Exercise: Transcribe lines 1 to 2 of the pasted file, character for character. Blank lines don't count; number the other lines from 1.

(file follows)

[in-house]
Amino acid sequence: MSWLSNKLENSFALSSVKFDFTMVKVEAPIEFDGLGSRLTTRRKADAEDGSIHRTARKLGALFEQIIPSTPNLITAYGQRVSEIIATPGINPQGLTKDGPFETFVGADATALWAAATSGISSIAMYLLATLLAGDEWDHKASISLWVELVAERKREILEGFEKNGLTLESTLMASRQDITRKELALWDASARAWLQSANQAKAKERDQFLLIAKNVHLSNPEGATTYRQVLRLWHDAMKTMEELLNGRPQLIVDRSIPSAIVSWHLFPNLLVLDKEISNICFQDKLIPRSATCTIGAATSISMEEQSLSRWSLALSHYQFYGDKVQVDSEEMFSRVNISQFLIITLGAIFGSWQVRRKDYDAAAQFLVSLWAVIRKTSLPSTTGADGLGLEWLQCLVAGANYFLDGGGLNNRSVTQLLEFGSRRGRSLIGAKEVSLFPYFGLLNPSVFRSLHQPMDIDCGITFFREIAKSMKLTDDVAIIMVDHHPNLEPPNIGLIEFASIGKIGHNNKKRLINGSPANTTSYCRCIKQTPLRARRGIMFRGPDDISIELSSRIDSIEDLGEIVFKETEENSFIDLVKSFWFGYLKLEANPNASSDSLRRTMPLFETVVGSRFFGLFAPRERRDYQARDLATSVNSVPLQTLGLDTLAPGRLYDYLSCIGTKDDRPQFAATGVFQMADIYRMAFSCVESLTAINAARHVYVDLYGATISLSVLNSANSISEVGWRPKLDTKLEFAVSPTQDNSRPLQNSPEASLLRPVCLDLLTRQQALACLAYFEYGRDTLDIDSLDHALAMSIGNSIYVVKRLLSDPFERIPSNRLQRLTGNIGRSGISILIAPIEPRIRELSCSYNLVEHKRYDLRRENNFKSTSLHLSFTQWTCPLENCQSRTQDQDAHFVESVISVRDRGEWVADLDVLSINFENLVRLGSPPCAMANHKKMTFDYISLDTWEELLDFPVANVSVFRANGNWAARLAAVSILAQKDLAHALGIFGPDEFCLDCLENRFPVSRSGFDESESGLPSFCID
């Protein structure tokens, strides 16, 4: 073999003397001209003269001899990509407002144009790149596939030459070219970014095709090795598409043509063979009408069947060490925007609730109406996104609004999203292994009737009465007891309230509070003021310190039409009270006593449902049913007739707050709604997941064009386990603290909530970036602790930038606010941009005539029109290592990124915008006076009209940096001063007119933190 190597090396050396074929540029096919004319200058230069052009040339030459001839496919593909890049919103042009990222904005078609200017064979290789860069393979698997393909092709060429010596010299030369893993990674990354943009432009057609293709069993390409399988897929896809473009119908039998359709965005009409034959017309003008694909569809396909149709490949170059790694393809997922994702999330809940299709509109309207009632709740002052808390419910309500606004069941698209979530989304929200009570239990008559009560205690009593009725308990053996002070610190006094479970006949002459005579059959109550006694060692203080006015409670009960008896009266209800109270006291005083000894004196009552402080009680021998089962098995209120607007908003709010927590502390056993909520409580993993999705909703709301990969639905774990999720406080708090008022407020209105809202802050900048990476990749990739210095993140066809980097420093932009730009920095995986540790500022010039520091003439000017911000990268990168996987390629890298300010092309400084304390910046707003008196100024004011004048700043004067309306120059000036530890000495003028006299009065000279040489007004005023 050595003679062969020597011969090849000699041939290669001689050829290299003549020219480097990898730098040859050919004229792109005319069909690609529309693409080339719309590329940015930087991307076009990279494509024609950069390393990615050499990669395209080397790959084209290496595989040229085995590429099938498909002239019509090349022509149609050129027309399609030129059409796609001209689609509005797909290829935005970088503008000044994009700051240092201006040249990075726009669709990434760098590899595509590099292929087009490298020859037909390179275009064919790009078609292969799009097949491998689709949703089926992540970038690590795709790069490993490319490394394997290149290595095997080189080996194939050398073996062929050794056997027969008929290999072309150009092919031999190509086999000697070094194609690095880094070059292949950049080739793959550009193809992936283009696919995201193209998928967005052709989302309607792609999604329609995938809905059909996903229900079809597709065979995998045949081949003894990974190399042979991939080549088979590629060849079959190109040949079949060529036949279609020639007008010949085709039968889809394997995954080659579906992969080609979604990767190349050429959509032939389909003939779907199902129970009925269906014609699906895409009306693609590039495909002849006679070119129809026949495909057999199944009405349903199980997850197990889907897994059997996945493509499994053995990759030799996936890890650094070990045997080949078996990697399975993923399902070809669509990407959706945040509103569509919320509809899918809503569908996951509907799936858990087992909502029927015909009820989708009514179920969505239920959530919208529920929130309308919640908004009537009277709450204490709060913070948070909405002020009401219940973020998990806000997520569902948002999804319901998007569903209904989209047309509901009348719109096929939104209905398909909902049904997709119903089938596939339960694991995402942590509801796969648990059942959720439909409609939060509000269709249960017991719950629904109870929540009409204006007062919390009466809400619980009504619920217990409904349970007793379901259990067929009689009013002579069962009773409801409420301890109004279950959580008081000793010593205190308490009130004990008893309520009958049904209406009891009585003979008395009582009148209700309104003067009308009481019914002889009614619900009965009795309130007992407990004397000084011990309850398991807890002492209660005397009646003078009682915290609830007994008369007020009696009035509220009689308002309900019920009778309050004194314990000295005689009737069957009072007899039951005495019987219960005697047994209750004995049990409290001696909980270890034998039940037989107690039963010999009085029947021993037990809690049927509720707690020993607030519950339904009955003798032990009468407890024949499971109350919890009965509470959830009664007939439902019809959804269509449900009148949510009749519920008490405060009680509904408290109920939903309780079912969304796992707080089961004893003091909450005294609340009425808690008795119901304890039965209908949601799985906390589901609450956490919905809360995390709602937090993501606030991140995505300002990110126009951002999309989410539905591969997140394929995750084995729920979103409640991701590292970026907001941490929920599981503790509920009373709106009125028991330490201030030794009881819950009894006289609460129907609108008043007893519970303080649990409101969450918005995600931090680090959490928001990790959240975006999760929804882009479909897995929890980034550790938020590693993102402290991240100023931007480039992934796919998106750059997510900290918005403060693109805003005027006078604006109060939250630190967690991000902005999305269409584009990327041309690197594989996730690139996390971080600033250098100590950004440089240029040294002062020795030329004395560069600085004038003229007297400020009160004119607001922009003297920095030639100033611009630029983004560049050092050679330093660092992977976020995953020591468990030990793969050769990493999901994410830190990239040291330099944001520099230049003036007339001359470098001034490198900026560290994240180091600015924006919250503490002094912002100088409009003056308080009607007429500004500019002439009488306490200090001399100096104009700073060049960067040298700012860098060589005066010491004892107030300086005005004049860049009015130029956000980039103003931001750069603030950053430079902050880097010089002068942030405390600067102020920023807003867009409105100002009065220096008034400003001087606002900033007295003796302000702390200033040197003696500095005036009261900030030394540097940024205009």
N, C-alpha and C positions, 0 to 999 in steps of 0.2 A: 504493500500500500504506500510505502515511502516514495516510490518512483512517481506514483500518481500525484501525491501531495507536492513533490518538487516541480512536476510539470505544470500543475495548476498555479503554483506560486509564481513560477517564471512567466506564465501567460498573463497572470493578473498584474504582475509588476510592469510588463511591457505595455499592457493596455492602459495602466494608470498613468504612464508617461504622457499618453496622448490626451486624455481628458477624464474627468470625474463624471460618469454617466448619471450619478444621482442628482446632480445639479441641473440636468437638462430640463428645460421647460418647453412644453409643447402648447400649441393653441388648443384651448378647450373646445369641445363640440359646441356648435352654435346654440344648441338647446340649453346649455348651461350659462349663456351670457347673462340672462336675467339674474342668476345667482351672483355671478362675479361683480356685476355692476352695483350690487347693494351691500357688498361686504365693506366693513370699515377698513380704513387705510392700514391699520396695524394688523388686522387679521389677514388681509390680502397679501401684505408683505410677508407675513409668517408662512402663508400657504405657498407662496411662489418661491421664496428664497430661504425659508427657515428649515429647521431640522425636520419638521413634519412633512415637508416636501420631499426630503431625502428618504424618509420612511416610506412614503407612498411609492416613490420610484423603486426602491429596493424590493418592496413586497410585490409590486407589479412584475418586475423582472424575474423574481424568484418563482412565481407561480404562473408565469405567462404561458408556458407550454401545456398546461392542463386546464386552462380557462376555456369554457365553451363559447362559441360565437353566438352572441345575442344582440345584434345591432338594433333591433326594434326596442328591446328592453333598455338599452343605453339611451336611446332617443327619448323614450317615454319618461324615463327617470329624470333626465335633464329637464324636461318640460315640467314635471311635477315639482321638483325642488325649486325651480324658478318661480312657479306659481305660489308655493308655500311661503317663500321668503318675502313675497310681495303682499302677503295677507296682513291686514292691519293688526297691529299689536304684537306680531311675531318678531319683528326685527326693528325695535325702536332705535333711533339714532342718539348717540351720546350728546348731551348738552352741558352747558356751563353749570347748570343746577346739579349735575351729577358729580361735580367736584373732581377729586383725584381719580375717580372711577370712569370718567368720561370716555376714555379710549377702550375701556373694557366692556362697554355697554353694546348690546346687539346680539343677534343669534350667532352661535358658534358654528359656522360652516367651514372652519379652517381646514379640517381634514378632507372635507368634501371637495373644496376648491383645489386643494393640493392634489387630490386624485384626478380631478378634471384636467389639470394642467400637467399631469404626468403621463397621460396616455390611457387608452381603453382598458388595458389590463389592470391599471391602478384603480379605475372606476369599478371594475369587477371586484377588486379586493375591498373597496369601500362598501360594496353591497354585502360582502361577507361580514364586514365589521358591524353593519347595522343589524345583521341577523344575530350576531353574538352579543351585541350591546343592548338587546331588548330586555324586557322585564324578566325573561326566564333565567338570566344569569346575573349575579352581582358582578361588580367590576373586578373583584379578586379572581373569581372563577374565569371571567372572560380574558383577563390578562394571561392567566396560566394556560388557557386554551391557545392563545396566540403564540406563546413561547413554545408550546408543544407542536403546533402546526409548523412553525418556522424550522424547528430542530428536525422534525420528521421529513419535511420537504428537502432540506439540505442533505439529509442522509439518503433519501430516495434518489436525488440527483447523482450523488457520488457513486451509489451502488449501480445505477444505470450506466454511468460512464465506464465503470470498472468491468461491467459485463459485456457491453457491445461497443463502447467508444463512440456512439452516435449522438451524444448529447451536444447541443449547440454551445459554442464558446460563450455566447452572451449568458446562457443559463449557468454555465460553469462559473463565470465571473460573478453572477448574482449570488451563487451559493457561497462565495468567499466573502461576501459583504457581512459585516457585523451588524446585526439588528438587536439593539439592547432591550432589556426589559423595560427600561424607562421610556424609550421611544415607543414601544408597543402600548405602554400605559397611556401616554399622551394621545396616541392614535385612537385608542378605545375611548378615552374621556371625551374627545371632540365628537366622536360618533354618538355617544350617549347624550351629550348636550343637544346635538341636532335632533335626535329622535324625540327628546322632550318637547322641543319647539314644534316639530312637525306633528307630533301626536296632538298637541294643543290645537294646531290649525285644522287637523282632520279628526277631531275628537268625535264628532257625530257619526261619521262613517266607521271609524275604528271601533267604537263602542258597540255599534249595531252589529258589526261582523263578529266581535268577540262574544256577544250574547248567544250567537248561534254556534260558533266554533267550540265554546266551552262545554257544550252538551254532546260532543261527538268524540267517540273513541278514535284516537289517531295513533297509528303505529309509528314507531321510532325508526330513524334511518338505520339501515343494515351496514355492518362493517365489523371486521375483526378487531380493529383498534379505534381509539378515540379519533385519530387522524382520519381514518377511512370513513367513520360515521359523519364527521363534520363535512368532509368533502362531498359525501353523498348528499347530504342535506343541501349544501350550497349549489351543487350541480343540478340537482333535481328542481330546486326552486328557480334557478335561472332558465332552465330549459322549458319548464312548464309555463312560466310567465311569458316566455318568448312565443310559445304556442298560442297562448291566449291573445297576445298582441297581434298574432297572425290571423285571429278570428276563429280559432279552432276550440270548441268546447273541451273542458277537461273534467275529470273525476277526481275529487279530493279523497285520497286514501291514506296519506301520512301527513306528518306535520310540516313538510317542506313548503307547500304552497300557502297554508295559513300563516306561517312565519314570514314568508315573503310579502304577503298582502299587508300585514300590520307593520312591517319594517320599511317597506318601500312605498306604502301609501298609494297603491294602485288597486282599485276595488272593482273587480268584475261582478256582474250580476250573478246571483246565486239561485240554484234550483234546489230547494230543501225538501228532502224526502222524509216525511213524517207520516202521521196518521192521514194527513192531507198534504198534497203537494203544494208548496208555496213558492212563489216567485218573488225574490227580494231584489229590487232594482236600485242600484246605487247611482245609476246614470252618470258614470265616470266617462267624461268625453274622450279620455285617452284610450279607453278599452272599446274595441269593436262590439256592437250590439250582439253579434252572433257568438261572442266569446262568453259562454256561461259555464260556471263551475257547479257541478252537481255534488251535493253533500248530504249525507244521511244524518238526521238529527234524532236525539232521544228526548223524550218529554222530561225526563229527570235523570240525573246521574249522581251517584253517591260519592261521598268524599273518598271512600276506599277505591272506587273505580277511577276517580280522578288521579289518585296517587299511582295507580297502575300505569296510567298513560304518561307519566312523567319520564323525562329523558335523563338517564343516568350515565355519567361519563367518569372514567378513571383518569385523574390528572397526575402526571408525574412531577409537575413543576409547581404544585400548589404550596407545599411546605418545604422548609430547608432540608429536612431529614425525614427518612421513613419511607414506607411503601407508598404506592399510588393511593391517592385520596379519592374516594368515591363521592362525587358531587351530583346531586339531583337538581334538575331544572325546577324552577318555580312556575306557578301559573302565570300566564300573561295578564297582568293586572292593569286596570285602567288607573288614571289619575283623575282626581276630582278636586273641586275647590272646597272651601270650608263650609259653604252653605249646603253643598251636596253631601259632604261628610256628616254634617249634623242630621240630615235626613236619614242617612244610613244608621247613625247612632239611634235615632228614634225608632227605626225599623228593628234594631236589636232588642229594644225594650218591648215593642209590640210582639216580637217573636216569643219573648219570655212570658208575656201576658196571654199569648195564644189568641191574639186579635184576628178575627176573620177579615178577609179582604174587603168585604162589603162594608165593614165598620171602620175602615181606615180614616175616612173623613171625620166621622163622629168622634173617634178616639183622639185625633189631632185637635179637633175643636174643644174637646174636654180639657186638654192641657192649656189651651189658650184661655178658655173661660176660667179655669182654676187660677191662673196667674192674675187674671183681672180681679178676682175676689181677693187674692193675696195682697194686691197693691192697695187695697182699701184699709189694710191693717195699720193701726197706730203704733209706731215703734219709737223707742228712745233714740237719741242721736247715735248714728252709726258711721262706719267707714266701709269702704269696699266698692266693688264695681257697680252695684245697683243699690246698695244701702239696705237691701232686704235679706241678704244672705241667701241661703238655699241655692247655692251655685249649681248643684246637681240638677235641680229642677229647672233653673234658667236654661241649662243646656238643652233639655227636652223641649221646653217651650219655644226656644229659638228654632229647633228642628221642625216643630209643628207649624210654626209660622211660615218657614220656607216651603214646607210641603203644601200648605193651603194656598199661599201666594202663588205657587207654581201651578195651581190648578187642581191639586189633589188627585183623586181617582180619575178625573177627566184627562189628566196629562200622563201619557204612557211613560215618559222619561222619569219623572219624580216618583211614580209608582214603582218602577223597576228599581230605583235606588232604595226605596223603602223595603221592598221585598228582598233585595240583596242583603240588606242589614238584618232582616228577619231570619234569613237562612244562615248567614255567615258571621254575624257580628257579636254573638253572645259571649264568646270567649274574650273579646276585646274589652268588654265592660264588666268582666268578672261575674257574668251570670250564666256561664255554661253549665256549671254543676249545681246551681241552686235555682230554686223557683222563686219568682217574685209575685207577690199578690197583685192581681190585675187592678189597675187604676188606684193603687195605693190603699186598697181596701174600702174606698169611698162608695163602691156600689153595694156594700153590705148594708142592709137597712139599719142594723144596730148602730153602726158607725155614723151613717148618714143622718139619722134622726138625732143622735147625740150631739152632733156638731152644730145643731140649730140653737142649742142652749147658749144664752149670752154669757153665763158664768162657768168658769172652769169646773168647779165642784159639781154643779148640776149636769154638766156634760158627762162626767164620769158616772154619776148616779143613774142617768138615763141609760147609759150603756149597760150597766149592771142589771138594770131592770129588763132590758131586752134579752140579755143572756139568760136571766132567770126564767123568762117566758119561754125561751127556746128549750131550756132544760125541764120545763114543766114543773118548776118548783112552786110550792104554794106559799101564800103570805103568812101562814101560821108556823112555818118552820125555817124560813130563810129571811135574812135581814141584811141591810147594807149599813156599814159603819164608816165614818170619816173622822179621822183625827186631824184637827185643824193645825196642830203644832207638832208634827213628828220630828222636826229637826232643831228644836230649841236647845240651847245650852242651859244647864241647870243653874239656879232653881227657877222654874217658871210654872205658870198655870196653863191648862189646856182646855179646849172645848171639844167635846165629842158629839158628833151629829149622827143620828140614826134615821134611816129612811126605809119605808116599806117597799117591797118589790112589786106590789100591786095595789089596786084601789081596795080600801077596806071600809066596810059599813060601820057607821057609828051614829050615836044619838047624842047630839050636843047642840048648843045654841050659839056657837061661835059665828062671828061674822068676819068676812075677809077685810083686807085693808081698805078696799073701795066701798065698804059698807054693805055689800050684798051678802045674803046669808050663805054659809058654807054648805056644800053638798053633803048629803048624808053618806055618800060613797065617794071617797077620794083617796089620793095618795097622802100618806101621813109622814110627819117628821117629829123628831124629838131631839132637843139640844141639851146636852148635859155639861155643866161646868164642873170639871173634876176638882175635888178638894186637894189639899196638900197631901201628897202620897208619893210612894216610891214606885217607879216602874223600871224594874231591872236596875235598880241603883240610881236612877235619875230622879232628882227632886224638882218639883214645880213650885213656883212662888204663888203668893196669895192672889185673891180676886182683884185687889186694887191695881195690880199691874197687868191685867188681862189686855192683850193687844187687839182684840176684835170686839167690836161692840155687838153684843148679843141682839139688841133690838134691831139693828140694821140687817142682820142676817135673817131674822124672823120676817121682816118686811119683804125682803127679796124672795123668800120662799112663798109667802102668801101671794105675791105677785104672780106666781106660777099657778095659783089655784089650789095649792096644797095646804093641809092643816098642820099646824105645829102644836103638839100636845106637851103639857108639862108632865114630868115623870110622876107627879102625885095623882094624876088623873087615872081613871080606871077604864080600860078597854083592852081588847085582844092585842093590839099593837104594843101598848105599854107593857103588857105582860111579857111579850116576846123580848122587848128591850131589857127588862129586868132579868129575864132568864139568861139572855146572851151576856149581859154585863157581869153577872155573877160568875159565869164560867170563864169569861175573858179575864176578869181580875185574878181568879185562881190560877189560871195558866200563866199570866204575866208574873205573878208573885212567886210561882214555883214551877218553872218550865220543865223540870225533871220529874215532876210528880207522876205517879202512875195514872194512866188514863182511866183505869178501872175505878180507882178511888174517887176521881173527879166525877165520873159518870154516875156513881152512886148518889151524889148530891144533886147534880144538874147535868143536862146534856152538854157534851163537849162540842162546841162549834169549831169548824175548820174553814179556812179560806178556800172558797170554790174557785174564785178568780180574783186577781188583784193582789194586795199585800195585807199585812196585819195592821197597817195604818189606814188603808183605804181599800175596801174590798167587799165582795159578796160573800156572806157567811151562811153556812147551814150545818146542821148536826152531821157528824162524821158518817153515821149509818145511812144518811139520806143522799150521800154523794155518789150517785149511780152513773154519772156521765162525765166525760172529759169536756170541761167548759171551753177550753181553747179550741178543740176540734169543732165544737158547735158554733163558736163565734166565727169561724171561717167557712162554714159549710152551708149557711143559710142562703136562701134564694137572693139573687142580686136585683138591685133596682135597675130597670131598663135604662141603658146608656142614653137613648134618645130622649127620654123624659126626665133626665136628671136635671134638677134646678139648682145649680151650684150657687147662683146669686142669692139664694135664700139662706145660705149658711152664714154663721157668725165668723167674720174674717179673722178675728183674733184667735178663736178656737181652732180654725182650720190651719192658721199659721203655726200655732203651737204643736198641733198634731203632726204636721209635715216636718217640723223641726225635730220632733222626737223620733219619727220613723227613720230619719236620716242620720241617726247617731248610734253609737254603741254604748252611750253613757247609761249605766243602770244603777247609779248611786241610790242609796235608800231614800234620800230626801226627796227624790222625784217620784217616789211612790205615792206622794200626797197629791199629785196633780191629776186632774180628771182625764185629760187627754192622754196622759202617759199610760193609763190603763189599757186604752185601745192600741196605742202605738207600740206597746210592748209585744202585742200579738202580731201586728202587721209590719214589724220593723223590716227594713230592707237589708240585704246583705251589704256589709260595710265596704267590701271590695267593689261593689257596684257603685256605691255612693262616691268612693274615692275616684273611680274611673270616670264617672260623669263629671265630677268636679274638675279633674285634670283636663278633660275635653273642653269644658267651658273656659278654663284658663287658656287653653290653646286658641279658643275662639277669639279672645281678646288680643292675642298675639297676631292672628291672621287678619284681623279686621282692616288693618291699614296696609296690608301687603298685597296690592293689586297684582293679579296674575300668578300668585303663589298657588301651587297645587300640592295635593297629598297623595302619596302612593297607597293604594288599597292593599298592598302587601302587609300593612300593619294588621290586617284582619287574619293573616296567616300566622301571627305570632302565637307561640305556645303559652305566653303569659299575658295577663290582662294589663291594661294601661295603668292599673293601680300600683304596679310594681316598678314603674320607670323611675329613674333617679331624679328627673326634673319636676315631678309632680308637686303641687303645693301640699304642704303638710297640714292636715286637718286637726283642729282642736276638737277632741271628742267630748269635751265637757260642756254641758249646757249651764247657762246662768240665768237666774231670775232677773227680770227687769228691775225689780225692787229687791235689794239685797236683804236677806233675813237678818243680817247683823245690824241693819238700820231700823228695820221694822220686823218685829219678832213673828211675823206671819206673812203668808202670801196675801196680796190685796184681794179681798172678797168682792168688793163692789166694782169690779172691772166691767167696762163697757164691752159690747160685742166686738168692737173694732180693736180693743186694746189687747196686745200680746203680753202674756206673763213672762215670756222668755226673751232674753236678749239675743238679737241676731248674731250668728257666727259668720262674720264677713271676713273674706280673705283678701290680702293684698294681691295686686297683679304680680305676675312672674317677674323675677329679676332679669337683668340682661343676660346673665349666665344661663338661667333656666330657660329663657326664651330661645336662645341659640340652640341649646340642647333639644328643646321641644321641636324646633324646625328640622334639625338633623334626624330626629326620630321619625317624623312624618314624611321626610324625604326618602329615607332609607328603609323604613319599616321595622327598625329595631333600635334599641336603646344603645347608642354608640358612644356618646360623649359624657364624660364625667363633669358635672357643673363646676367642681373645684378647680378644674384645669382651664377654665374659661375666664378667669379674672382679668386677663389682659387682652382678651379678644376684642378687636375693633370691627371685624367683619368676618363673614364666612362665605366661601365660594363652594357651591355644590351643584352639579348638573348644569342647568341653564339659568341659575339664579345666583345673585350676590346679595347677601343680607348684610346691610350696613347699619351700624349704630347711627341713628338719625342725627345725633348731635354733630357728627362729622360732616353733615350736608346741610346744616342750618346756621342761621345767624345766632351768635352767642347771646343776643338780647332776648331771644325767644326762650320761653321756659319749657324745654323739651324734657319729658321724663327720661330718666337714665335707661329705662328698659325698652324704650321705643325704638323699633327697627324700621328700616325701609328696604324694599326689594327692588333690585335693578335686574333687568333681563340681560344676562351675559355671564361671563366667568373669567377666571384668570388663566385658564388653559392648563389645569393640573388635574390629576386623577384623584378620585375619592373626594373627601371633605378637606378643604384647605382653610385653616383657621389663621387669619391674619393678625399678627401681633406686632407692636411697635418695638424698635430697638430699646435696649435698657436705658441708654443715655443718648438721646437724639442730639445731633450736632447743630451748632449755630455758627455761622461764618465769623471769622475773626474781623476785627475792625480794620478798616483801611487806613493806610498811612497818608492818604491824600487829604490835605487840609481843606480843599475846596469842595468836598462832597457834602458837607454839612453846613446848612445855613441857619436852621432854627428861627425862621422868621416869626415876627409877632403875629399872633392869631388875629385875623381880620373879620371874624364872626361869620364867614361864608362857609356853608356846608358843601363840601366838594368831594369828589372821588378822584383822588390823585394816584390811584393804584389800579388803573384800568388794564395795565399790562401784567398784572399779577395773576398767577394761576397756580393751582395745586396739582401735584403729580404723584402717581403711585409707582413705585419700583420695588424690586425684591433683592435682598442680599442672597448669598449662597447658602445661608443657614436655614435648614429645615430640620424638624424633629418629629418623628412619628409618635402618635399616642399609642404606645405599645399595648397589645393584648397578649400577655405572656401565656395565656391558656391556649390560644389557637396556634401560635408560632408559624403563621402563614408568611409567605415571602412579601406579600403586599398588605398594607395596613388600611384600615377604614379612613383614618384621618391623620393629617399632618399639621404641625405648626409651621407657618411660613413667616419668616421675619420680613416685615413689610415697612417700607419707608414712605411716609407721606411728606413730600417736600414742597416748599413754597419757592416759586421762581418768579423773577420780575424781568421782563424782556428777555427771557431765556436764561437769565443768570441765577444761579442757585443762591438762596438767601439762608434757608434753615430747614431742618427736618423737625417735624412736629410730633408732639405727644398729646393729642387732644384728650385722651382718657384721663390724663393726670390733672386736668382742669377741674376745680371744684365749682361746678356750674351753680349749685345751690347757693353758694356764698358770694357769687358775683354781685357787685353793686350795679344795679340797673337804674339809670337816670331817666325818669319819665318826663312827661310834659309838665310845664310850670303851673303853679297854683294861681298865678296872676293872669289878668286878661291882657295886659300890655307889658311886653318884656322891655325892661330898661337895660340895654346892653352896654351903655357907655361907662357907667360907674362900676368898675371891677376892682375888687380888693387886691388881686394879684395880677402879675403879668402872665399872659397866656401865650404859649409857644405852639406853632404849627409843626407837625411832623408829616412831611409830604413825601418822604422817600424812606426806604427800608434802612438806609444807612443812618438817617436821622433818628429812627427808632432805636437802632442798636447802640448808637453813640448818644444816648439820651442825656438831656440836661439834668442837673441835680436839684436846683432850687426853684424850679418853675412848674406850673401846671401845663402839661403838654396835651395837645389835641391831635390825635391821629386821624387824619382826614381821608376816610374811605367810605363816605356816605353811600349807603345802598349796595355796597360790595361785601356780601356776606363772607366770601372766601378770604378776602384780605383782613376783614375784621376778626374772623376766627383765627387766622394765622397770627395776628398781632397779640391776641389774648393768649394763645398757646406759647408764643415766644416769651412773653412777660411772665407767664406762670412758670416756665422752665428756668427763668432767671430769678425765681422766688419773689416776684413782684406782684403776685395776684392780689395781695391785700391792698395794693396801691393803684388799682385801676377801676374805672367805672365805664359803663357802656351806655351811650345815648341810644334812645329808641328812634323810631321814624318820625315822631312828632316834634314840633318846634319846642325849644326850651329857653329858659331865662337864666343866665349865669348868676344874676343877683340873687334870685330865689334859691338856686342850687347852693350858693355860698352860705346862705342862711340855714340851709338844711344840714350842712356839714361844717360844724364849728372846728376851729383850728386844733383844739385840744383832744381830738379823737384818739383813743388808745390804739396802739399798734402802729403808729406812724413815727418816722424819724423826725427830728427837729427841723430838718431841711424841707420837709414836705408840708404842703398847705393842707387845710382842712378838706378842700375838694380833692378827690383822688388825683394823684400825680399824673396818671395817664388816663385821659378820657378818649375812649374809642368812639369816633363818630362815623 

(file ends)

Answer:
[in-house]
Amino acid sequence: MSWLSNKLENSFALSSVKFDFTMVKVEAPIEFDGLGSRLTTRRKADAEDGSIHRTARKLGALFEQIIPSTPNLITAYGQRVSEIIATPGINPQGLTKDGPFETFVGADATALWAAATSGISSIAMYLLATLLAGDEWDHKASISLWVELVAERKREILEGFEKNGLTLESTLMASRQDITRKELALWDASARAWLQSANQAKAKERDQFLLIAKNVHLSNPEGATTYRQVLRLWHDAMKTMEELLNGRPQLIVDRSIPSAIVSWHLFPNLLVLDKEISNICFQDKLIPRSATCTIGAATSISMEEQSLSRWSLALSHYQFYGDKVQVDSEEMFSRVNISQFLIITLGAIFGSWQVRRKDYDAAAQFLVSLWAVIRKTSLPSTTGADGLGLEWLQCLVAGANYFLDGGGLNNRSVTQLLEFGSRRGRSLIGAKEVSLFPYFGLLNPSVFRSLHQPMDIDCGITFFREIAKSMKLTDDVAIIMVDHHPNLEPPNIGLIEFASIGKIGHNNKKRLINGSPANTTSYCRCIKQTPLRARRGIMFRGPDDISIELSSRIDSIEDLGEIVFKETEENSFIDLVKSFWFGYLKLEANPNASSDSLRRTMPLFETVVGSRFFGLFAPRERRDYQARDLATSVNSVPLQTLGLDTLAPGRLYDYLSCIGTKDDRPQFAATGVFQMADIYRMAFSCVESLTAINAARHVYVDLYGATISLSVLNSANSISEVGWRPKLDTKLEFAVSPTQDNSRPLQNSPEASLLRPVCLDLLTRQQALACLAYFEYGRDTLDIDSLDHALAMSIGNSIYVVKRLLSDPFERIPSNRLQRLTGNIGRSGISILIAPIEPRIRELSCSYNLVEHKRYDLRRENNFKSTSLHLSFTQWTCPLENCQSRTQDQDAHFVESVISVRDRGEWVADLDVLSINFENLVRLGSPPCAMANHKKMTFDYISLDTWEELLDFPVANVSVFRANGNWAARLAAVSILAQKDLAHALGIFGPDEFCLDCLENRFPVSRSGFDESESGLPSFCID